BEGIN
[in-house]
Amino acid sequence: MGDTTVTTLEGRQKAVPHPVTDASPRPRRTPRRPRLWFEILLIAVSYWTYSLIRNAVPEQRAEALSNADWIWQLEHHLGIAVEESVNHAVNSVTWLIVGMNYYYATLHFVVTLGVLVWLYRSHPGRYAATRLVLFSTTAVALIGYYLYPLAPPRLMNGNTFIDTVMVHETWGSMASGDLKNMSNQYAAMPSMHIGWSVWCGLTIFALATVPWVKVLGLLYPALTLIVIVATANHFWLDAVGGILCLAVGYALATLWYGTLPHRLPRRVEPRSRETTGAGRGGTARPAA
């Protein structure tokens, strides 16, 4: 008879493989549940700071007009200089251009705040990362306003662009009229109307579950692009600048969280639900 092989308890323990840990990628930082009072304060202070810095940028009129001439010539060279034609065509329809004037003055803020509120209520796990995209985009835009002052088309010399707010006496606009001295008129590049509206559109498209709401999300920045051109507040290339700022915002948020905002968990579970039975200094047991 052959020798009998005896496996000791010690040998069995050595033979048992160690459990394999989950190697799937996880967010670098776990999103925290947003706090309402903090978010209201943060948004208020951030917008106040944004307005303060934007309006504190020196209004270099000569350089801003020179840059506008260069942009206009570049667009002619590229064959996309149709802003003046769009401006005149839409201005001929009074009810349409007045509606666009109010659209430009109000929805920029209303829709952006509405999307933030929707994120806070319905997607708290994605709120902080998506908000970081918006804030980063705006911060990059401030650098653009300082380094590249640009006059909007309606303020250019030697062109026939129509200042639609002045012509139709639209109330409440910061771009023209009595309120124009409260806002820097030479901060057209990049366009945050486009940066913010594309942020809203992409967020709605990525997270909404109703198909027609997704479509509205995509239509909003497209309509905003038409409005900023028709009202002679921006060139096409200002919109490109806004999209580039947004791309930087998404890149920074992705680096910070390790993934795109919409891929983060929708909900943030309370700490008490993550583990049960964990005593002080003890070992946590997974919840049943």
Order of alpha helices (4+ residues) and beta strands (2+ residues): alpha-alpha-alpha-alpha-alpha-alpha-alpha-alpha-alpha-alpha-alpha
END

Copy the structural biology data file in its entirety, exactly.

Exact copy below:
[in-house]
Amino acid sequence: MGDTTVTTLEGRQKAVPHPVTDASPRPRRTPRRPRLWFEILLIAVSYWTYSLIRNAVPEQRAEALSNADWIWQLEHHLGIAVEESVNHAVNSVTWLIVGMNYYYATLHFVVTLGVLVWLYRSHPGRYAATRLVLFSTTAVALIGYYLYPLAPPRLMNGNTFIDTVMVHETWGSMASGDLKNMSNQYAAMPSMHIGWSVWCGLTIFALATVPWVKVLGLLYPALTLIVIVATANHFWLDAVGGILCLAVGYALATLWYGTLPHRLPRRVEPRSRETTGAGRGGTARPAA
């Protein structure tokens, strides 16, 4: 008879493989549940700071007009200089251009705040990362306003662009009229109307579950692009600048969280639900 092989308890323990840990990628930082009072304060202070810095940028009129001439010539060279034609065509329809004037003055803020509120209520796990995209985009835009002052088309010399707010006496606009001295008129590049509206559109498209709401999300920045051109507040290339700022915002948020905002968990579970039975200094047991 052959020798009998005896496996000791010690040998069995050595033979048992160690459990394999989950190697799937996880967010670098776990999103925290947003706090309402903090978010209201943060948004208020951030917008106040944004307005303060934007309006504190020196209004270099000569350089801003020179840059506008260069942009206009570049667009002619590229064959996309149709802003003046769009401006005149839409201005001929009074009810349409007045509606666009109010659209430009109000929805920029209303829709952006509405999307933030929707994120806070319905997607708290994605709120902080998506908000970081918006804030980063705006911060990059401030650098653009300082380094590249640009006059909007309606303020250019030697062109026939129509200042639609002045012509139709639209109330409440910061771009023209009595309120124009409260806002820097030479901060057209990049366009945050486009940066913010594309942020809203992409967020709605990525997270909404109703198909027609997704479509509205995509239509909003497209309509905003038409409005900023028709009202002679921006060139096409200002919109490109806004999209580039947004791309930087998404890149920074992705680096910070390790993934795109919409891929983060929708909900943030309370700490008490993550583990049960964990005593002080003890070992946590997974919840049943």
Order of alpha helices (4+ residues) and beta strands (2+ residues): alpha-alpha-alpha-alpha-alpha-alpha-alpha-alpha-alpha-alpha-alpha